Congress must end systemic abuse, waste, and entrenched secrecy: stop funding for new Immigration detention camps

The public outcry that resulted from the Department of Homeland Security’s implementation of the administration’s “zero tolerance” policy led to a rollback of the policy and a court-imposed timeframe for reuniting children with their parents. But the fight for full accountability is far from over.  DHS has requested $25.5 billion in taxpayers’ dollars for Immigration and Customs Enforcement (ICE) and Customs and Border Patrol (CBP), agencies that already receive as much funding as all other law enforcement agencies combined. OTG has joined a coalition of human rights and accountability groups calling on members of Congress  reject those funding requests, citing in part the agency’s systemic violations of fiscal responsibility and disregard for legal reporting requirements. Only by exercising its authority can Congress begin to remedy the secrecy and confusion rampant in the immigration detention and ensure immigration enforcement agencies abide by their spending limits and transparency obligations.

Congress must demand greater transparency before providing further funding for immigration enforcement, border militarization, detentions, and deportations to protect against wasteful government practices, violations of domestic and international law, and other abuses of authority carried out in secret. Fundamental transparency demands include: ordering DHS to publish a quarterly report on all family separations that have occurred at the border; requiring the DHS Office of Inspector General (OIG) to conduct a prompt investigation into all cases of family separation and treatment of asylum seekers; and demanding CBP disclose information on all policies and guidelines relating to family separation that are of interest to the public. Congress also must demand compliance with existing transparency obligations relating to the government’s immigration detention system.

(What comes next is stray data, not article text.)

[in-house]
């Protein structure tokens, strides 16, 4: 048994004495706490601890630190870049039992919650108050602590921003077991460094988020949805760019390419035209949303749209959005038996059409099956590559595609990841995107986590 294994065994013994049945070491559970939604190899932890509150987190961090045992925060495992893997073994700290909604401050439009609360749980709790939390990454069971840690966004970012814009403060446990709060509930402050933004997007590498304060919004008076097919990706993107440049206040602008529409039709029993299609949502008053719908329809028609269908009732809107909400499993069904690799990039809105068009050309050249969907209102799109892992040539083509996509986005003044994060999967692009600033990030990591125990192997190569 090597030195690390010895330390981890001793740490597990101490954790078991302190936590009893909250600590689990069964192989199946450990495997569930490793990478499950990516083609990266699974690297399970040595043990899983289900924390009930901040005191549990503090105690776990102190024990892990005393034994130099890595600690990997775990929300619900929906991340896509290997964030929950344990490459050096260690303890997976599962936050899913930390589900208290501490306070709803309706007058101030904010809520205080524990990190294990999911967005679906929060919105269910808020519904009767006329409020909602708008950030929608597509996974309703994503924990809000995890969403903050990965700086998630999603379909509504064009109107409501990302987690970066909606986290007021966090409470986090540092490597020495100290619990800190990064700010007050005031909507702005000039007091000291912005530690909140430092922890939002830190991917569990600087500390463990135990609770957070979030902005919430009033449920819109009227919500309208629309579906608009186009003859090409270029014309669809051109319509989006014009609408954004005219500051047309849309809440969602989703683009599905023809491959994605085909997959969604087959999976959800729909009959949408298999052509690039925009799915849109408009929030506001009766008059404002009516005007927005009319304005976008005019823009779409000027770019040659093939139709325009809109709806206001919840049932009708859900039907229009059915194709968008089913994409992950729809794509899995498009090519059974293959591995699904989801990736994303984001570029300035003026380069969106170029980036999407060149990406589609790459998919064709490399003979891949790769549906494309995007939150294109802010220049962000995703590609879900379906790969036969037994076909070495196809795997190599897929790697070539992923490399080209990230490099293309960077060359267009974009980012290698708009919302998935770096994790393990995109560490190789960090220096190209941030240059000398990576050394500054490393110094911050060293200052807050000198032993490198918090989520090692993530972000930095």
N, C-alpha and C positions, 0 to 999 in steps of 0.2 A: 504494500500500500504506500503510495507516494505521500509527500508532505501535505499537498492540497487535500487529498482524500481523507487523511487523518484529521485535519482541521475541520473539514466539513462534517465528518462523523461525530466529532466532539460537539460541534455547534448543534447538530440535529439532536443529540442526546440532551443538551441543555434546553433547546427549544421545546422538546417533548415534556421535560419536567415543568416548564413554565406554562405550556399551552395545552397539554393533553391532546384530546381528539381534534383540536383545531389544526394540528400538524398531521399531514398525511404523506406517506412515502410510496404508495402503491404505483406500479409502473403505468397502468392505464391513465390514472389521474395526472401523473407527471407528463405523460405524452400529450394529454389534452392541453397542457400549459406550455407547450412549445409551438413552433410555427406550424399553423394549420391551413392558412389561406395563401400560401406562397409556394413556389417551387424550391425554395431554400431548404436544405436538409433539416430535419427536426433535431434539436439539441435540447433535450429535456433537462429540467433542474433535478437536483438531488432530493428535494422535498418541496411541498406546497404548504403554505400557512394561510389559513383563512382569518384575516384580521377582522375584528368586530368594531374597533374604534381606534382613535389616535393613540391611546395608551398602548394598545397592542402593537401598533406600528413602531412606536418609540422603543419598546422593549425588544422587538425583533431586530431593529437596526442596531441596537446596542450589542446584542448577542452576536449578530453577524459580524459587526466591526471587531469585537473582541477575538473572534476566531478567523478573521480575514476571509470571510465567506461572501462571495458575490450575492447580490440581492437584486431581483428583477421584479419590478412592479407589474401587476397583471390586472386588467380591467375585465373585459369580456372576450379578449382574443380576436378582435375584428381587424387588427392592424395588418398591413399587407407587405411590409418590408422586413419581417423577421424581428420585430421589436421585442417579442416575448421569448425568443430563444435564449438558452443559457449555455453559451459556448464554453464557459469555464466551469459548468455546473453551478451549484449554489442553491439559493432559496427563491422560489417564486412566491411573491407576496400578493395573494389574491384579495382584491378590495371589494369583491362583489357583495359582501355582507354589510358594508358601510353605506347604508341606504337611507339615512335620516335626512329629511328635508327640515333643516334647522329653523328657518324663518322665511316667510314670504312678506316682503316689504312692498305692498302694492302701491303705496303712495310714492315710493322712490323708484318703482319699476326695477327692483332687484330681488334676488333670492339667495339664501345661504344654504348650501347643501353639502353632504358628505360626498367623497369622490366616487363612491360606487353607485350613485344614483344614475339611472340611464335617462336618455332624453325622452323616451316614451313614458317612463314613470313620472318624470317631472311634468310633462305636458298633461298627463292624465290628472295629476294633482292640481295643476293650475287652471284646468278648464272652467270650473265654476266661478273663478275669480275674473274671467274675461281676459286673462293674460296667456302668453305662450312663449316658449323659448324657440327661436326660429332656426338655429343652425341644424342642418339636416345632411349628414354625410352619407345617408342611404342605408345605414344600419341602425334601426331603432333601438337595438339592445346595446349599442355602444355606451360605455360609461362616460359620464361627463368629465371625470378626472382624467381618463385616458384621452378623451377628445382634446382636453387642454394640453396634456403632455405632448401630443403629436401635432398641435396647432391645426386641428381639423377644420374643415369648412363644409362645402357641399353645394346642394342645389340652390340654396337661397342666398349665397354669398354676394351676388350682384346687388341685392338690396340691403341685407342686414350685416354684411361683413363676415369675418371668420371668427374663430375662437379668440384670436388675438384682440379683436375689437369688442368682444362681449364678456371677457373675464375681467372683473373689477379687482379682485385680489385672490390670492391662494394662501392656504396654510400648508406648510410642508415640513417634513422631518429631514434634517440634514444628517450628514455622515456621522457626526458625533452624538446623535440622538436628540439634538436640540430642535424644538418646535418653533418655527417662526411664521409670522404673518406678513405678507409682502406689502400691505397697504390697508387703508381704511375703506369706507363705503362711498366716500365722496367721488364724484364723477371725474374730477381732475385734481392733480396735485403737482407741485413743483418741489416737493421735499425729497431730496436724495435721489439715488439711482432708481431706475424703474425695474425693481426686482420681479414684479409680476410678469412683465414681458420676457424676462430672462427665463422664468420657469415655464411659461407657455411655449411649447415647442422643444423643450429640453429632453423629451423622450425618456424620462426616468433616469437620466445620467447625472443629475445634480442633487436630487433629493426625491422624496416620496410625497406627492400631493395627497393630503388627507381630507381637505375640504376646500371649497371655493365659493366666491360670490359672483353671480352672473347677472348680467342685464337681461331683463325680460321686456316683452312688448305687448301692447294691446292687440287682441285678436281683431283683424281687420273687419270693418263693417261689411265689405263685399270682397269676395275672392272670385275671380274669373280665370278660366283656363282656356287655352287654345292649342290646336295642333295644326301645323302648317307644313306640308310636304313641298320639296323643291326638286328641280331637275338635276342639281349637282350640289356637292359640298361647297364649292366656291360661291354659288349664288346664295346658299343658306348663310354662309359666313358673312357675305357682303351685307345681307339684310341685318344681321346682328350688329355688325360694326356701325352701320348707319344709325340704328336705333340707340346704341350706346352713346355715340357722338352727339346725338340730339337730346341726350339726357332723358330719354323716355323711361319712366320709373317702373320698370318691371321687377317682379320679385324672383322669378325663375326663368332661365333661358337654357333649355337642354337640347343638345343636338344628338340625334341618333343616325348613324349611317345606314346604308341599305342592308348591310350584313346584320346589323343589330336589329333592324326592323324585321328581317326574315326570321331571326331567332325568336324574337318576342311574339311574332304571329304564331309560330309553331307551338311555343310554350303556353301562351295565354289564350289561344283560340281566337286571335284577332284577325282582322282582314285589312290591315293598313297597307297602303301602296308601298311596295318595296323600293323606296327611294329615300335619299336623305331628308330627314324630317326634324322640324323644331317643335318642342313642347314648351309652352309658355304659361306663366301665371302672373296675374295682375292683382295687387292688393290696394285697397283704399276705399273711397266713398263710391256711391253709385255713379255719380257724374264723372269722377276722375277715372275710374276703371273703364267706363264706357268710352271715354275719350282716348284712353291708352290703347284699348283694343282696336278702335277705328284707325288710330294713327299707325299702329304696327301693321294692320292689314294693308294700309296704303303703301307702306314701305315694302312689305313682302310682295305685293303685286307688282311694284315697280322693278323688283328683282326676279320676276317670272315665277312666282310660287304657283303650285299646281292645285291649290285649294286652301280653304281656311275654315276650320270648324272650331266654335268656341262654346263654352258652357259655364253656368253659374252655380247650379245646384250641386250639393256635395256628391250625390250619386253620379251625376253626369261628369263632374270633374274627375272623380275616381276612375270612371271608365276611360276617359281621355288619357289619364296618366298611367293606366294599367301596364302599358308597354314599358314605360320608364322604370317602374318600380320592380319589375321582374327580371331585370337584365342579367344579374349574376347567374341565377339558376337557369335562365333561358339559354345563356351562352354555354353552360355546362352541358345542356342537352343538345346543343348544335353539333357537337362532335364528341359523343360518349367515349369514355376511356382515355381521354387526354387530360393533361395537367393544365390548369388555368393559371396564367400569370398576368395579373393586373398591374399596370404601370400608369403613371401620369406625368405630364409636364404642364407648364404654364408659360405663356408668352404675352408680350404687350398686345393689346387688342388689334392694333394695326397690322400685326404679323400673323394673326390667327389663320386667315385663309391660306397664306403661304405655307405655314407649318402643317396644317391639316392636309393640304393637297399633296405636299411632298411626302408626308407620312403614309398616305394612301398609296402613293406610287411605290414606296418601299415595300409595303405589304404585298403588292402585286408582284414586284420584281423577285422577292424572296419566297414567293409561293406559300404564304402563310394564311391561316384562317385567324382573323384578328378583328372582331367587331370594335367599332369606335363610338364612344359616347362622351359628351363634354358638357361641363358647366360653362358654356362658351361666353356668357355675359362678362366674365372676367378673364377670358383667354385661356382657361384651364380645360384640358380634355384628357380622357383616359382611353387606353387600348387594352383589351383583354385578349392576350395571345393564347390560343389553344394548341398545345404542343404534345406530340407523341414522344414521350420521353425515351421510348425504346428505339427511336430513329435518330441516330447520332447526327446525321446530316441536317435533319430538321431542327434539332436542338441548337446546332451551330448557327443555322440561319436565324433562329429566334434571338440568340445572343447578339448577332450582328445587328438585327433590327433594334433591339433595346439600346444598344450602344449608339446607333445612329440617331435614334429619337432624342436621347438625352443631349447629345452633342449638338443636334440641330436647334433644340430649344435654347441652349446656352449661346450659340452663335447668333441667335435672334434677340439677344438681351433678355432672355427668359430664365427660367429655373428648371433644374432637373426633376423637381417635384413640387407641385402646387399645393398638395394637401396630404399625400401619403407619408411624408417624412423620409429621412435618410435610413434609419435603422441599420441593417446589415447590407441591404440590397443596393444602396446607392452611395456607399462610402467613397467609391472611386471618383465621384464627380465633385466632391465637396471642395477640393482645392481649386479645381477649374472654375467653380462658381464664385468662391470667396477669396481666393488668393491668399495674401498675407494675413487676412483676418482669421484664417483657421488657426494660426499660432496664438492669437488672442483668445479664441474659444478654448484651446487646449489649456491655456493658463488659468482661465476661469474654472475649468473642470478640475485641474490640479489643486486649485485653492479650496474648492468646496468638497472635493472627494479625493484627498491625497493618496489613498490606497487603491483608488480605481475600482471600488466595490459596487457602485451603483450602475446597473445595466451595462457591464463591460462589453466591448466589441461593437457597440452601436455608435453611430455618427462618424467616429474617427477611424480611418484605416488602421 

DHS abuses have left asylum seekers and others in detention without access to phones, counsel and regular visits from family and friends – all legally required to ensure basic due process rights. Government reports also detail a pattern of negligent misconduct regarding detainee treatment. DHS has failed to follow legal procedures when contracting with private companies that profit from the detention of immigrant families.  In addition, the public, counsel for the individuals in detention, churches and other charities are left in the dark because the department has violated requirements to make a list of detention facilities public, provide regular reports on inspections or even deaths in custody. As DHS is seeking to double its detention numbers, Congress must put into place real oversight mechanism to end the trend of waste, secrecy, abuse and impunity, and hold DHS accountable.

Read the letter here, and check out OTG’s full recommendations on enhancing transparency and accountability in immigration enforcement, here.